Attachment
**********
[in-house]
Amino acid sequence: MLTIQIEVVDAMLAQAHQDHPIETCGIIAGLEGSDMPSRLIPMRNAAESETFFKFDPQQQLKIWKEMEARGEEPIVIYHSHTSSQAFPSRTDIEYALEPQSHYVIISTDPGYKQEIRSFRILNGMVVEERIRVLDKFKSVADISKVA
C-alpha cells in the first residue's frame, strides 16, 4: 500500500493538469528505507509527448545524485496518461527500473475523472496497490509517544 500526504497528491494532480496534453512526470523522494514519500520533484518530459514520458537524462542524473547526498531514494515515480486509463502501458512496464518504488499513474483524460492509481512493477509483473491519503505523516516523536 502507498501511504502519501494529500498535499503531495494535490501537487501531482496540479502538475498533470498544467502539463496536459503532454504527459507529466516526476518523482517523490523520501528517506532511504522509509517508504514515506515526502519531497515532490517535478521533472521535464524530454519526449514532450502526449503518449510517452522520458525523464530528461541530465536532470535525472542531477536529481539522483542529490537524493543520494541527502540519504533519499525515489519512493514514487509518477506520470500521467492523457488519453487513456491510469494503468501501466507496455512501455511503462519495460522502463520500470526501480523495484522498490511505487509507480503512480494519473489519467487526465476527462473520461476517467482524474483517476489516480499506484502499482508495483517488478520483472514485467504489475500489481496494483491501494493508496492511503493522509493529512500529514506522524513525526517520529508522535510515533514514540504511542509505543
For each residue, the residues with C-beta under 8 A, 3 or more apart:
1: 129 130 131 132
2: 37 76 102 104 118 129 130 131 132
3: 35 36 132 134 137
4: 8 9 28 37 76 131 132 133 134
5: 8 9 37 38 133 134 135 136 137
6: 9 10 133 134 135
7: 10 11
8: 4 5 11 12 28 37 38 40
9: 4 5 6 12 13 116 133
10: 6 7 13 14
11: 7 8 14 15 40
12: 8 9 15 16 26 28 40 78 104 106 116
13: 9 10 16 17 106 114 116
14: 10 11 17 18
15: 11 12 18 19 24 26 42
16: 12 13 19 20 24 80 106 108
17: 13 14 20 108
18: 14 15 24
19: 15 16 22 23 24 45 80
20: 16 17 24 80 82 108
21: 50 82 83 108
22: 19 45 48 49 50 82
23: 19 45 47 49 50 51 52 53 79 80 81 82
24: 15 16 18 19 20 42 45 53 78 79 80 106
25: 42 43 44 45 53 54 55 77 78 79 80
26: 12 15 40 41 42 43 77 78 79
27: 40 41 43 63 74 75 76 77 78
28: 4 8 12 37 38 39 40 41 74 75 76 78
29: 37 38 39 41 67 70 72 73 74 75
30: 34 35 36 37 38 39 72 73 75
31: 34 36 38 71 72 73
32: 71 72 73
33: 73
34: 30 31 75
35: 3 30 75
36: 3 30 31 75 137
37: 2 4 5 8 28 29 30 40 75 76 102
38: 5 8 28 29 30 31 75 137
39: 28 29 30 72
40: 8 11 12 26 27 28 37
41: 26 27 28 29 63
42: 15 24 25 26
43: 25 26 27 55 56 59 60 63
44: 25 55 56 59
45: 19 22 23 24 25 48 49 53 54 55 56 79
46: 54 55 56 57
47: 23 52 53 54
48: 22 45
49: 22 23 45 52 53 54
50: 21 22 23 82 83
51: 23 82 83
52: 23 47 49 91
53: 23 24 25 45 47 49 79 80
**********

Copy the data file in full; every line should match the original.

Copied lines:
[in-house]
Amino acid sequence: MLTIQIEVVDAMLAQAHQDHPIETCGIIAGLEGSDMPSRLIPMRNAAESETFFKFDPQQQLKIWKEMEARGEEPIVIYHSHTSSQAFPSRTDIEYALEPQSHYVIISTDPGYKQEIRSFRILNGMVVEERIRVLDKFKSVADISKVA
C-alpha cells in the first residue's frame, strides 16, 4: 500500500493538469528505507509527448545524485496518461527500473475523472496497490509517544 500526504497528491494532480496534453512526470523522494514519500520533484518530459514520458537524462542524473547526498531514494515515480486509463502501458512496464518504488499513474483524460492509481512493477509483473491519503505523516516523536 502507498501511504502519501494529500498535499503531495494535490501537487501531482496540479502538475498533470498544467502539463496536459503532454504527459507529466516526476518523482517523490523520501528517506532511504522509509517508504514515506515526502519531497515532490517535478521533472521535464524530454519526449514532450502526449503518449510517452522520458525523464530528461541530465536532470535525472542531477536529481539522483542529490537524493543520494541527502540519504533519499525515489519512493514514487509518477506520470500521467492523457488519453487513456491510469494503468501501466507496455512501455511503462519495460522502463520500470526501480523495484522498490511505487509507480503512480494519473489519467487526465476527462473520461476517467482524474483517476489516480499506484502499482508495483517488478520483472514485467504489475500489481496494483491501494493508496492511503493522509493529512500529514506522524513525526517520529508522535510515533514514540504511542509505543
For each residue, the residues with C-beta under 8 A, 3 or more apart:
1: 129 130 131 132
2: 37 76 102 104 118 129 130 131 132
3: 35 36 132 134 137
4: 8 9 28 37 76 131 132 133 134
5: 8 9 37 38 133 134 135 136 137
6: 9 10 133 134 135
7: 10 11
8: 4 5 11 12 28 37 38 40
9: 4 5 6 12 13 116 133
10: 6 7 13 14
11: 7 8 14 15 40
12: 8 9 15 16 26 28 40 78 104 106 116
13: 9 10 16 17 106 114 116
14: 10 11 17 18
15: 11 12 18 19 24 26 42
16: 12 13 19 20 24 80 106 108
17: 13 14 20 108
18: 14 15 24
19: 15 16 22 23 24 45 80
20: 16 17 24 80 82 108
21: 50 82 83 108
22: 19 45 48 49 50 82
23: 19 45 47 49 50 51 52 53 79 80 81 82
24: 15 16 18 19 20 42 45 53 78 79 80 106
25: 42 43 44 45 53 54 55 77 78 79 80
26: 12 15 40 41 42 43 77 78 79
27: 40 41 43 63 74 75 76 77 78
28: 4 8 12 37 38 39 40 41 74 75 76 78
29: 37 38 39 41 67 70 72 73 74 75
30: 34 35 36 37 38 39 72 73 75
31: 34 36 38 71 72 73
32: 71 72 73
33: 73
34: 30 31 75
35: 3 30 75
36: 3 30 31 75 137
37: 2 4 5 8 28 29 30 40 75 76 102
38: 5 8 28 29 30 31 75 137
39: 28 29 30 72
40: 8 11 12 26 27 28 37
41: 26 27 28 29 63
42: 15 24 25 26
43: 25 26 27 55 56 59 60 63
44: 25 55 56 59
45: 19 22 23 24 25 48 49 53 54 55 56 79
46: 54 55 56 57
47: 23 52 53 54
48: 22 45
49: 22 23 45 52 53 54
50: 21 22 23 82 83
51: 23 82 83
52: 23 47 49 91
53: 23 24 25 45 47 49 79 80